Holyhead coastguard station vital, says Ieuan Wyn Jones
The Anglesey AM and Deputy First Minister Ieuan Wyn Jones says closing Holyhead coastguard station will put lives at risk.
Mr Jones, also the Plaid Cymru leader, spoke as he visited the station to support its coastguard teams.
The site faces closure, along with Milford Haven's coastguard station as part of UK government cuts.
The Maritime and Coastguard Agency (MCA) has said that operations need to be more effectively run.
It would leave Wales with just one coastguard base at Mumbles near Swansea.
"The UK government's proposal to close the station and leave the Anglesey and north west Wales coastline without 24 hour local cover would put lives in danger," said Mr Jones.
"Local knowledge of the coastline and place names is vital in terms of rescue times and it is therefore important that the station in Holyhead is kept open."
Mr Jones said he was also seeking views from the island's residents on whether they felt powers over coastguard services in Wales should be devolved to the assembly.
"I am anxious to hear how local people feel about this much needed public service and how it can be best run in Wales, for the benefit of the people of Wales," he added.
Under proposals outlined by Shipping Minister Mike Penning in December, there will be three 24-hour operational centres - at Aberdeen, in the Southampton/Portsmouth area and at Dover.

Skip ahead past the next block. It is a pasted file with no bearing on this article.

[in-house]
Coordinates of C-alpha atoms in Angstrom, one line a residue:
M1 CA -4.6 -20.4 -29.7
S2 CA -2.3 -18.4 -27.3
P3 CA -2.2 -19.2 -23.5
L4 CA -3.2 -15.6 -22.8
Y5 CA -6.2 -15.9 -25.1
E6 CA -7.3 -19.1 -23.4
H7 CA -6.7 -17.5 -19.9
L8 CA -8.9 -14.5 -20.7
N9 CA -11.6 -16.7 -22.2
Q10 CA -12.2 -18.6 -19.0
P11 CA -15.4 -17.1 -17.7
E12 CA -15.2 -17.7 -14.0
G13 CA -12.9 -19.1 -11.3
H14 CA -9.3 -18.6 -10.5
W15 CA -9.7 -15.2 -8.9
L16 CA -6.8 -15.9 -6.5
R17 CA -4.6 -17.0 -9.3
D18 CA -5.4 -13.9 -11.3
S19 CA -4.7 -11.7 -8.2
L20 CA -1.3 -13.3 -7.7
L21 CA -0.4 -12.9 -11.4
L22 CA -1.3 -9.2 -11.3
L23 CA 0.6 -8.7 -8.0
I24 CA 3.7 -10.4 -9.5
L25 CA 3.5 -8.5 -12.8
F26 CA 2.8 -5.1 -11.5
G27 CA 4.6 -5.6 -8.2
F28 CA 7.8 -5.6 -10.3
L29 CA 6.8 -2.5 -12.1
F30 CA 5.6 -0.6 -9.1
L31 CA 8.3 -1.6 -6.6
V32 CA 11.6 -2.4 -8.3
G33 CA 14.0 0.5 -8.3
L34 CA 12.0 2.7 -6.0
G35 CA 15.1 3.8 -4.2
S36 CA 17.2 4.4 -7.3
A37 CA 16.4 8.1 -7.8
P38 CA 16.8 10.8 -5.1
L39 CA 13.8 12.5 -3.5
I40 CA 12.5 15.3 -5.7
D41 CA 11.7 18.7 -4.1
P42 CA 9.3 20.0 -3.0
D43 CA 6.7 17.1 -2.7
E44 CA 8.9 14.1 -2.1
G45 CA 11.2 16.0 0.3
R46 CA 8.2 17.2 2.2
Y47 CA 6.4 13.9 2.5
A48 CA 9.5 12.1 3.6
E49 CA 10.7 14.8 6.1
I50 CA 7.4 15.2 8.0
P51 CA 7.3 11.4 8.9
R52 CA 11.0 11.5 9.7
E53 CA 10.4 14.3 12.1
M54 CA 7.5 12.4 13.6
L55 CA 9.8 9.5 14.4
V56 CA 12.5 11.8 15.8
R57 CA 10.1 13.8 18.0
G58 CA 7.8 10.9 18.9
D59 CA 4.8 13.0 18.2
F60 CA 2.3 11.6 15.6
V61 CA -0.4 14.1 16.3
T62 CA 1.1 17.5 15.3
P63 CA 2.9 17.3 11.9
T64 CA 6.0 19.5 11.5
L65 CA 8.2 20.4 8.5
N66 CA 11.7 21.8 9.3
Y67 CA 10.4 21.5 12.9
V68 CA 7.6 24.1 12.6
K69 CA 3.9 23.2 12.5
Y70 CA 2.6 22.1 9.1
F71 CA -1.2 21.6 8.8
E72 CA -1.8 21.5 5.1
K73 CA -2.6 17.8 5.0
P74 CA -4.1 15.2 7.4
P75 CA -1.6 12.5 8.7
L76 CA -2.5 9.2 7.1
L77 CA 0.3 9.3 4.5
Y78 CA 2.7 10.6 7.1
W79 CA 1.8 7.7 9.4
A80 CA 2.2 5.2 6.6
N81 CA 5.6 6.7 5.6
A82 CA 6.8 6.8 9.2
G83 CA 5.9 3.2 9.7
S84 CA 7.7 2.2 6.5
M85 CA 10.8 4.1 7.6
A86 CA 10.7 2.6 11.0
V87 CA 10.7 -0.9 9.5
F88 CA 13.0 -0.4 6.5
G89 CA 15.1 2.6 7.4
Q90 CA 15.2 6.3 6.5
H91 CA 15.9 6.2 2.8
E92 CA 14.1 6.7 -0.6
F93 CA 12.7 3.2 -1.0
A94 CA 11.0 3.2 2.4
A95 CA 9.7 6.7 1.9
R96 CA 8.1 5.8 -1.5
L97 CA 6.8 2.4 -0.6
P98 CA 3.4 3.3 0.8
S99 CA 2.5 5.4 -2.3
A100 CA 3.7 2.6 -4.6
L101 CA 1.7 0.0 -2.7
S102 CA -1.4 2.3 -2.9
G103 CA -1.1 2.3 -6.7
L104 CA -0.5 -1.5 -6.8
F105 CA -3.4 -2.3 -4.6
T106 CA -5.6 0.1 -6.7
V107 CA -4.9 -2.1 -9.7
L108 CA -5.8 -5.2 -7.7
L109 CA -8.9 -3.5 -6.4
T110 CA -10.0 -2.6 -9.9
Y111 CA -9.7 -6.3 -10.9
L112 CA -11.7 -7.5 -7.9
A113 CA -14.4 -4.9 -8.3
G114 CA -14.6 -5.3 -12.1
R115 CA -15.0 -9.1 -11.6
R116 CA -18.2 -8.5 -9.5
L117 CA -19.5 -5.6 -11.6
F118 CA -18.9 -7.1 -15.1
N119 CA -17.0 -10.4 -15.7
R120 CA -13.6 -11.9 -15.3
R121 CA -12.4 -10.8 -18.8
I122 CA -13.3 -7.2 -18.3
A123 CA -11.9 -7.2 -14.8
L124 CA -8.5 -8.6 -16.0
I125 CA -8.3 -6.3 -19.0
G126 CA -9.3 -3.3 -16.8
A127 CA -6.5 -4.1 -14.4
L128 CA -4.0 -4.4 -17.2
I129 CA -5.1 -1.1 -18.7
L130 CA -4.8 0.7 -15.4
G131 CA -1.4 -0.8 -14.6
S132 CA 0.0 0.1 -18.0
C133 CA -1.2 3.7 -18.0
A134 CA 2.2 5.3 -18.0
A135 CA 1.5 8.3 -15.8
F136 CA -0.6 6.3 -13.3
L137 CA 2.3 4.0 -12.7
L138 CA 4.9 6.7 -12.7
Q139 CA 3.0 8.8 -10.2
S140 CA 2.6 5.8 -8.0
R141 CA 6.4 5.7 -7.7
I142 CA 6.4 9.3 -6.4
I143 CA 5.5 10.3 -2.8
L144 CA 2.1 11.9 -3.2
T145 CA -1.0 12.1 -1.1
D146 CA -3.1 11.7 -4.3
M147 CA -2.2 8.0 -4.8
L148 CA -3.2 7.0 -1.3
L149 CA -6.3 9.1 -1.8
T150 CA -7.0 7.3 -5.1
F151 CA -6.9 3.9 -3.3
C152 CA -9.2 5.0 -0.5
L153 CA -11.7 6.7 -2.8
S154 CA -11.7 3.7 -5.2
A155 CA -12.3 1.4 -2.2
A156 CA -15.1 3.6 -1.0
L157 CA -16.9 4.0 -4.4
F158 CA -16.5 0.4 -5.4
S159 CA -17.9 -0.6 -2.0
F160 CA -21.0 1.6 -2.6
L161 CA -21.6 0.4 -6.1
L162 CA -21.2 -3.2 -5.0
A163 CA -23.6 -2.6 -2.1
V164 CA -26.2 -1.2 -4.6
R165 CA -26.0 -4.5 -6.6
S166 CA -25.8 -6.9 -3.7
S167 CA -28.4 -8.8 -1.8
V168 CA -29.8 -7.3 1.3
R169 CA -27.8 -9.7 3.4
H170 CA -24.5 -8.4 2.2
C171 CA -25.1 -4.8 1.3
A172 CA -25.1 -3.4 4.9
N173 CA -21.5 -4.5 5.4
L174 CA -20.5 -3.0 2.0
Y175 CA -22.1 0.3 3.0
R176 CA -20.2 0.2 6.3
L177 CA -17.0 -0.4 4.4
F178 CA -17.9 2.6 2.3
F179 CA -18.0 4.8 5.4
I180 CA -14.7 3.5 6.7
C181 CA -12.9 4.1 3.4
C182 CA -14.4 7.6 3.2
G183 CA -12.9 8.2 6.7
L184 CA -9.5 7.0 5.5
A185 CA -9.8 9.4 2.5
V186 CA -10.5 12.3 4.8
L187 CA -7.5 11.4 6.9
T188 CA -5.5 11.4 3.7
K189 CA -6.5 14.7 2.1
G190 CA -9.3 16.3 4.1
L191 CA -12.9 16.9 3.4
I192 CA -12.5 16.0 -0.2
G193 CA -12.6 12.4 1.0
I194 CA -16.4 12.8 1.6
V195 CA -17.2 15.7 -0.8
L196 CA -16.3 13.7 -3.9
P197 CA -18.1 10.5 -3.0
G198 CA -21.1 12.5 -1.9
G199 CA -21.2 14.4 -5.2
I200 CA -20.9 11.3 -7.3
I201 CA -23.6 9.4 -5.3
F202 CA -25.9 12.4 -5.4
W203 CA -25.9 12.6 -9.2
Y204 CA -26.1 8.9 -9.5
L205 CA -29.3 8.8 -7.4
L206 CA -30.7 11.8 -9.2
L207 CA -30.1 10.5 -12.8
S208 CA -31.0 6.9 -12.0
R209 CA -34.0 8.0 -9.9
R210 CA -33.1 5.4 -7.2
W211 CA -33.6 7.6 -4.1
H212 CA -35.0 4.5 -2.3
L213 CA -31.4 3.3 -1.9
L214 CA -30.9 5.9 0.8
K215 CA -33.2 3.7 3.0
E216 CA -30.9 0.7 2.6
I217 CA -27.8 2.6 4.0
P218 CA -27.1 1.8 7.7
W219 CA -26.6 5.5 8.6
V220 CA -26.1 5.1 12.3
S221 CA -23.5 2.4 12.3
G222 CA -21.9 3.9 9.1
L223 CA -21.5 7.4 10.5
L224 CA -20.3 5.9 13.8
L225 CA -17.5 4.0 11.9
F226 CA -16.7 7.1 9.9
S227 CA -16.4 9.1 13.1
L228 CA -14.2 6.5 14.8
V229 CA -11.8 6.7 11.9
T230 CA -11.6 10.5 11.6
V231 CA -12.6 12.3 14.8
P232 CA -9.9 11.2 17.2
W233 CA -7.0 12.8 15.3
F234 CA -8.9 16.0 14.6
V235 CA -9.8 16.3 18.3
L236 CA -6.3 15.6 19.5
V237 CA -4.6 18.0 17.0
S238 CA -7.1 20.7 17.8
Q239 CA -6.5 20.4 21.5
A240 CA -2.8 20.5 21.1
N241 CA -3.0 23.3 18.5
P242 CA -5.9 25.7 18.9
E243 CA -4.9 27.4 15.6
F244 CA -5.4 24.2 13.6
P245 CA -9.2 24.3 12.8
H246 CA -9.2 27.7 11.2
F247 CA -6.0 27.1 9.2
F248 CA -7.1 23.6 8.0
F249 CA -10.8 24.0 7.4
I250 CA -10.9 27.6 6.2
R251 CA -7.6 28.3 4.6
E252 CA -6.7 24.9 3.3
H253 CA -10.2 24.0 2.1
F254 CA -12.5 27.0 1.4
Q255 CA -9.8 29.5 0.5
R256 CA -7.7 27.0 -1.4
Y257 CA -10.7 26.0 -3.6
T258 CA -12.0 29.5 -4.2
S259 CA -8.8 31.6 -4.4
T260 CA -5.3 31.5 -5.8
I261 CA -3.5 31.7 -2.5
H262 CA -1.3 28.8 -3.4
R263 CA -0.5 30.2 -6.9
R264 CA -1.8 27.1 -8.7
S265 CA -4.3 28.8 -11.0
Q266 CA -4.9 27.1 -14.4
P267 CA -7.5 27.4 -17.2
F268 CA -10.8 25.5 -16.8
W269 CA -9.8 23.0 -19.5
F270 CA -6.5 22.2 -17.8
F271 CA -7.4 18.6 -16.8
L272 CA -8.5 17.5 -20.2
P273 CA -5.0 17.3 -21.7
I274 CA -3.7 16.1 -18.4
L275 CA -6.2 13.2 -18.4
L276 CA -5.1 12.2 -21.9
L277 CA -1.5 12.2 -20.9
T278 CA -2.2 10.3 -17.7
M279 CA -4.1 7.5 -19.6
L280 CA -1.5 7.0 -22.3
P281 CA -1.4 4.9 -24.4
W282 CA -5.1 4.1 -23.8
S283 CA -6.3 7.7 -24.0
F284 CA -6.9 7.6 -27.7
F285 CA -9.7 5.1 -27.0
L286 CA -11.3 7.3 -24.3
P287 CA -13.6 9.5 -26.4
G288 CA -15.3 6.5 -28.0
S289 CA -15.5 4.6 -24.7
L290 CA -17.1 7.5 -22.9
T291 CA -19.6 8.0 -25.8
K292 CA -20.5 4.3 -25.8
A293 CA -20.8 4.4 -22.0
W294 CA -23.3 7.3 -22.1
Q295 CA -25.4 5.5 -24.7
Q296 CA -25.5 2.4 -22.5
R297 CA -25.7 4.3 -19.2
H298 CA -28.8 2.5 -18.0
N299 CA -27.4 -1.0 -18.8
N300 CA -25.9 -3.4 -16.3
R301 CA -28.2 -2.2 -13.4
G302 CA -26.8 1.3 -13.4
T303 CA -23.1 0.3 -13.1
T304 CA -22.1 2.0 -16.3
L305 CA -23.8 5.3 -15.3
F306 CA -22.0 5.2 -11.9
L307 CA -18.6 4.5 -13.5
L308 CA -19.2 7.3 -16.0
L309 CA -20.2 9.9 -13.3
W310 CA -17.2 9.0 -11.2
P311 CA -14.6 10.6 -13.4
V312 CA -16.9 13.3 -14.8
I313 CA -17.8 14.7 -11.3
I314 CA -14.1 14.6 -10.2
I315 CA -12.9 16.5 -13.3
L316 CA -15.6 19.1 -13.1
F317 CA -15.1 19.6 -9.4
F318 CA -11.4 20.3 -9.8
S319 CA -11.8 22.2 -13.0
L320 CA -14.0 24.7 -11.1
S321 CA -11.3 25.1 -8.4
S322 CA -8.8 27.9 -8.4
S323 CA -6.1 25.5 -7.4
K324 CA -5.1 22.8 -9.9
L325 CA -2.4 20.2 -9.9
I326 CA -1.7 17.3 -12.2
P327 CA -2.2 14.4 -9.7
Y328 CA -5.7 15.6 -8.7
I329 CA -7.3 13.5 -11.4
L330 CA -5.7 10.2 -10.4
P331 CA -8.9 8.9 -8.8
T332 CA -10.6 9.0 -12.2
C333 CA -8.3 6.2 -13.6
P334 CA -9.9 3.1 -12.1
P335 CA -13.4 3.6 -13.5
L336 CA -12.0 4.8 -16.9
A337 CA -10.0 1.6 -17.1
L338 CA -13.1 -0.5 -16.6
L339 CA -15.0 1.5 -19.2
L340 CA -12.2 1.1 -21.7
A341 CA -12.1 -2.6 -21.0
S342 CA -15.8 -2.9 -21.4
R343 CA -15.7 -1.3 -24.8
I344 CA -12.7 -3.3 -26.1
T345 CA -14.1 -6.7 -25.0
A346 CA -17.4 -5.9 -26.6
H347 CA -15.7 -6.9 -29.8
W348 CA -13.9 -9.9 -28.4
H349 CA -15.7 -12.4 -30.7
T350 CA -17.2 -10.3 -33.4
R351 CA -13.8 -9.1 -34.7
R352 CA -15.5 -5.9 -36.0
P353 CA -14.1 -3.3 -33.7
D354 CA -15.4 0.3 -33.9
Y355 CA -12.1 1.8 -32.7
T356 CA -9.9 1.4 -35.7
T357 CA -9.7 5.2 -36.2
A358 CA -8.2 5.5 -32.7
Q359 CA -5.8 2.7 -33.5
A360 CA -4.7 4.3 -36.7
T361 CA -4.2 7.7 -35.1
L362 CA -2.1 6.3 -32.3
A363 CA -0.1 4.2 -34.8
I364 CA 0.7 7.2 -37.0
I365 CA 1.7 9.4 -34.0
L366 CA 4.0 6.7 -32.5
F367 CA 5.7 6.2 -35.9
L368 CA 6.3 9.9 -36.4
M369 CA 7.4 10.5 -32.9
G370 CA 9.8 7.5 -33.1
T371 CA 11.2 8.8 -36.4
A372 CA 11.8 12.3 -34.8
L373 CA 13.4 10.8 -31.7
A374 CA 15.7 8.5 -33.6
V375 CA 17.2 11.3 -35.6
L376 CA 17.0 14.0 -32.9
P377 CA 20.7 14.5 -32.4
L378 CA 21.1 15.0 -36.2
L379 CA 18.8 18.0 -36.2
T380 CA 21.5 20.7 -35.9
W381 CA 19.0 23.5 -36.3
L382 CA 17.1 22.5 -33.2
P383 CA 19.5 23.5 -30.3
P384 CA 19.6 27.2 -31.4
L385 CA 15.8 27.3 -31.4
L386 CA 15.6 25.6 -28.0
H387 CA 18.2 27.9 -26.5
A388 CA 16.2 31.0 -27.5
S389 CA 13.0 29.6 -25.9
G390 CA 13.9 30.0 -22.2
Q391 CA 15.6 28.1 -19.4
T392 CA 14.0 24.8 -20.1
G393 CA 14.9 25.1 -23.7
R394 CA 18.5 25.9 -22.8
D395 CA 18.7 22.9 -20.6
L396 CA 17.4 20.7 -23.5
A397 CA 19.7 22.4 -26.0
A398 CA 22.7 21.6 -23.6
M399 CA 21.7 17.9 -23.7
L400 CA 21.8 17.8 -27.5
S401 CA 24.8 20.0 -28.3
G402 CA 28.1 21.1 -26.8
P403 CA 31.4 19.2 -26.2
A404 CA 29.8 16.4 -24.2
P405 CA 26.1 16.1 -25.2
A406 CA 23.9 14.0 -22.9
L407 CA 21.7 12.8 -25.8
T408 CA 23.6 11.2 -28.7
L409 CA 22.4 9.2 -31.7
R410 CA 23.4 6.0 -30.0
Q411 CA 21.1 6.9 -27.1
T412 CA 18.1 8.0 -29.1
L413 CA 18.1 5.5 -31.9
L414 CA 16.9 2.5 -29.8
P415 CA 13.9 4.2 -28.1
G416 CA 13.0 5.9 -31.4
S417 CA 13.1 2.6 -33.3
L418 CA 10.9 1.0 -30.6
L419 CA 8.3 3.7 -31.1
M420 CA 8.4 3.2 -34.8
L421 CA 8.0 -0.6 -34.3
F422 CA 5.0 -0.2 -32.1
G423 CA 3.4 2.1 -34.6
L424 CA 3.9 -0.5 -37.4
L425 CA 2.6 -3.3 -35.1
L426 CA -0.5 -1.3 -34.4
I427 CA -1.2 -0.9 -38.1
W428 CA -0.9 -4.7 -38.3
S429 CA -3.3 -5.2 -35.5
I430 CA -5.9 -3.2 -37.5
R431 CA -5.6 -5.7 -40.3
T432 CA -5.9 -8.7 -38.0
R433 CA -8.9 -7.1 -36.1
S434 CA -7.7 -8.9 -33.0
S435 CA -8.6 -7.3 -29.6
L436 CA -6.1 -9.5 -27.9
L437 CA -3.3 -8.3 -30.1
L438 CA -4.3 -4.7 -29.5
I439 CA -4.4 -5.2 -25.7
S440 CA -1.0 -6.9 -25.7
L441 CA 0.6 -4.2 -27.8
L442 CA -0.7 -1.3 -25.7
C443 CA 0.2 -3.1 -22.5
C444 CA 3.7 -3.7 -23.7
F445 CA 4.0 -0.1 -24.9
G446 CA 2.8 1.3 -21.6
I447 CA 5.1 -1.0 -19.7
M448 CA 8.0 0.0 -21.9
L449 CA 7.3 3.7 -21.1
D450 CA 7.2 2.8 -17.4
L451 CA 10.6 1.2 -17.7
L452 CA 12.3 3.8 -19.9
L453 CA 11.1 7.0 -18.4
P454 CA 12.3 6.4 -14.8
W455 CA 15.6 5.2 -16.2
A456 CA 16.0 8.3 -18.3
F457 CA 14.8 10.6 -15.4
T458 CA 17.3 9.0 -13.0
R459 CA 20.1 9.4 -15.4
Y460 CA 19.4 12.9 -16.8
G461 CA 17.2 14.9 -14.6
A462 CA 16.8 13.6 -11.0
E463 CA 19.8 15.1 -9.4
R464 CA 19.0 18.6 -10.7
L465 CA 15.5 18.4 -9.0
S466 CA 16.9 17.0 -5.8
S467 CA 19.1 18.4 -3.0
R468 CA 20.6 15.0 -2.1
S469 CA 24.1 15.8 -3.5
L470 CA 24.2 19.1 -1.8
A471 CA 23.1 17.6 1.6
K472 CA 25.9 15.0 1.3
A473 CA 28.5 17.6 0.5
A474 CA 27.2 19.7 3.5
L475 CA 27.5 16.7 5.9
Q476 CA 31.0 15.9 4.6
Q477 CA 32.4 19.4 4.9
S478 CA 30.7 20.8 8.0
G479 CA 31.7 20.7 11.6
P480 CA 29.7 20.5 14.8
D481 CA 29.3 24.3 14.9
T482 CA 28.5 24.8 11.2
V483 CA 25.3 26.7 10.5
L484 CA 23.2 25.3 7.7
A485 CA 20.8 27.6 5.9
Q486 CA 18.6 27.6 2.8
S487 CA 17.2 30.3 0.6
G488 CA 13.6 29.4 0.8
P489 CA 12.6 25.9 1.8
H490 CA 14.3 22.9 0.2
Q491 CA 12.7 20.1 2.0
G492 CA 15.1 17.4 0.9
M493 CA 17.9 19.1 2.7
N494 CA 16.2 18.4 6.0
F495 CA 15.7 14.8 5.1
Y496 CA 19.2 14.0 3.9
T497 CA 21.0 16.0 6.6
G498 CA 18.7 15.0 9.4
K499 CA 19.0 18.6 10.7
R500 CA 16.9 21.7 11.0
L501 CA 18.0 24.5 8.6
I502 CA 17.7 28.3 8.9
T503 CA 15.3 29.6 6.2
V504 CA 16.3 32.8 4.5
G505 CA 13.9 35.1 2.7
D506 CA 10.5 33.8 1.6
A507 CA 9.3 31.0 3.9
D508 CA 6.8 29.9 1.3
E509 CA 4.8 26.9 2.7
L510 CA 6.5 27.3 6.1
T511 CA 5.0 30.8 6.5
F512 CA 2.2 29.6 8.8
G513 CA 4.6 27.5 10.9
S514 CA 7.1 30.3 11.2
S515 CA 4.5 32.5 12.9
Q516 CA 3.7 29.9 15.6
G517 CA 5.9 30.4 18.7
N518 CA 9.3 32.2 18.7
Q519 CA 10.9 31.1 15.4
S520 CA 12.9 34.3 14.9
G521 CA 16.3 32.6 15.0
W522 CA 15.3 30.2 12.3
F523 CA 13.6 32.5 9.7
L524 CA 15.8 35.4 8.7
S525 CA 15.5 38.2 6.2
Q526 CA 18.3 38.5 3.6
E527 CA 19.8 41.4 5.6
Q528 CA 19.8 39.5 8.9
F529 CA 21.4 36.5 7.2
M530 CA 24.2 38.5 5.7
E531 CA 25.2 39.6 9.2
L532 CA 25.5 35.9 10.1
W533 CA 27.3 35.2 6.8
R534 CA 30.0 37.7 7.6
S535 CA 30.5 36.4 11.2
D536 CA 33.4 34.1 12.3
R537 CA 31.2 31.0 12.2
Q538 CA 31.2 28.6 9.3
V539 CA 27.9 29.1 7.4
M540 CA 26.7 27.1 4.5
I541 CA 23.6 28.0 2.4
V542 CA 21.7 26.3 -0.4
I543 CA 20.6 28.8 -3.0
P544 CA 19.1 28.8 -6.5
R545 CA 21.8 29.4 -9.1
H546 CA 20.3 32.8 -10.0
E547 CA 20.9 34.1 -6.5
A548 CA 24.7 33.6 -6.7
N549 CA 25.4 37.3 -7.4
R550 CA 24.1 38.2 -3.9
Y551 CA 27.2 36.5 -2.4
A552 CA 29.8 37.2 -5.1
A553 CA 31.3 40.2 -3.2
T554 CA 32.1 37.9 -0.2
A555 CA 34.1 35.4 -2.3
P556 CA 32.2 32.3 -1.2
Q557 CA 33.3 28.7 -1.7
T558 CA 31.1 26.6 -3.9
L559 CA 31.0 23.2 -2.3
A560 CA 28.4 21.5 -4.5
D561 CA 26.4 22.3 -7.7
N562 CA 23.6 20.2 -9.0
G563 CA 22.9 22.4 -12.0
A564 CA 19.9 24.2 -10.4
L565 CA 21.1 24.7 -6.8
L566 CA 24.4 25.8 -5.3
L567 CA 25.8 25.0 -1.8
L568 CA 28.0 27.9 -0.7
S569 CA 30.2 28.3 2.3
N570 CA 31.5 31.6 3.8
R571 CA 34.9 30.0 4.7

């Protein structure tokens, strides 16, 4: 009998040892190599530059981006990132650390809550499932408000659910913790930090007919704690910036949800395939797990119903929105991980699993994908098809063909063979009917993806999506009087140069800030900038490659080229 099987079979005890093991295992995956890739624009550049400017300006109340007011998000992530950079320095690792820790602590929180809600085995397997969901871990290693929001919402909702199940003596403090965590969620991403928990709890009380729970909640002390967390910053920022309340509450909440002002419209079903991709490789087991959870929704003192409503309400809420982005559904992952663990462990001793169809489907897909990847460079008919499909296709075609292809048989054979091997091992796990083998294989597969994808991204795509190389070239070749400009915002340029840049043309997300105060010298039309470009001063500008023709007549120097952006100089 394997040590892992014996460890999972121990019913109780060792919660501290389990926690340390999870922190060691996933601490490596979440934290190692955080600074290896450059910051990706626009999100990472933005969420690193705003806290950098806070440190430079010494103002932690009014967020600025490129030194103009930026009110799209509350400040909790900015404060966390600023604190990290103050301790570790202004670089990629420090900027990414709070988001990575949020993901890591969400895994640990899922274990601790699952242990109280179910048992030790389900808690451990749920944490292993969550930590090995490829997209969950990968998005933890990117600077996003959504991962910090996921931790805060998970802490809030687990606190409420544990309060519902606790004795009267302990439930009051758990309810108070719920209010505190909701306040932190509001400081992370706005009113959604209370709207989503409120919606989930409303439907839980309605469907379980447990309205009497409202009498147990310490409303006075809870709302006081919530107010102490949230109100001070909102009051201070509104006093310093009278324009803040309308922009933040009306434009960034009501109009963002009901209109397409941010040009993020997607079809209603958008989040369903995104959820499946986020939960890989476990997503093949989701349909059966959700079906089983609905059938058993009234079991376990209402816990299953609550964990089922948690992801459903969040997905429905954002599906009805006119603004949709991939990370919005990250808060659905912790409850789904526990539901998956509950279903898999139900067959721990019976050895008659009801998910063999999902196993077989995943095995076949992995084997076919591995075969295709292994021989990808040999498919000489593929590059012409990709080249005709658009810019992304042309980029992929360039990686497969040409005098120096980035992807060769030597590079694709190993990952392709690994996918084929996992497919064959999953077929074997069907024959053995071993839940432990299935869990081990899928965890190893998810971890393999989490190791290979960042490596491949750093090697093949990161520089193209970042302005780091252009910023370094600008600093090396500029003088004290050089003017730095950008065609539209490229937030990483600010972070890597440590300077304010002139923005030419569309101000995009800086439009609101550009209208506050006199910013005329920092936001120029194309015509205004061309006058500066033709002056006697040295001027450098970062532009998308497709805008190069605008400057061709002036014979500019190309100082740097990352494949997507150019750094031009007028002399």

In addition, there will be five sub-centres open during daylight hours - at Swansea, at Falmouth in Cornwall, at Humber in Yorkshire and at either Belfast or Liverpool and at either Stornoway or Shetland in Scotland.
On Tuesday, more than 100 people took part in a demonstration in Pembrokeshire against the closure of the Milford Haven station.
The protest marked 15 years since the Sea Empress oil tanker disaster nearby.
A rally against the proposed closure of the Holyhead base will take place on Saturday, organised by Labour Party activists and the PCS union.
The MCA is going through a public consultation process on the proposals, with public meetings at all three Welsh stations taking place in the first week of March.
Vice Admiral Sir Alan Massey, the head of the service, said when he was in Milford Haven earlier this week: "What we are seeking to achieve is a better coastguard service in the 21st Century and to do that we need a national network and to make better use of the people, skills and technology so we can coordinate things to be far more efficient than we are at the moment.
"Local knowledge is a key issue and seems to be the one that captures people's imagination, but we have to be more analytical.
"We need to use our data systems more efficiently and use those who have detailed local knowledge in a better sort of way."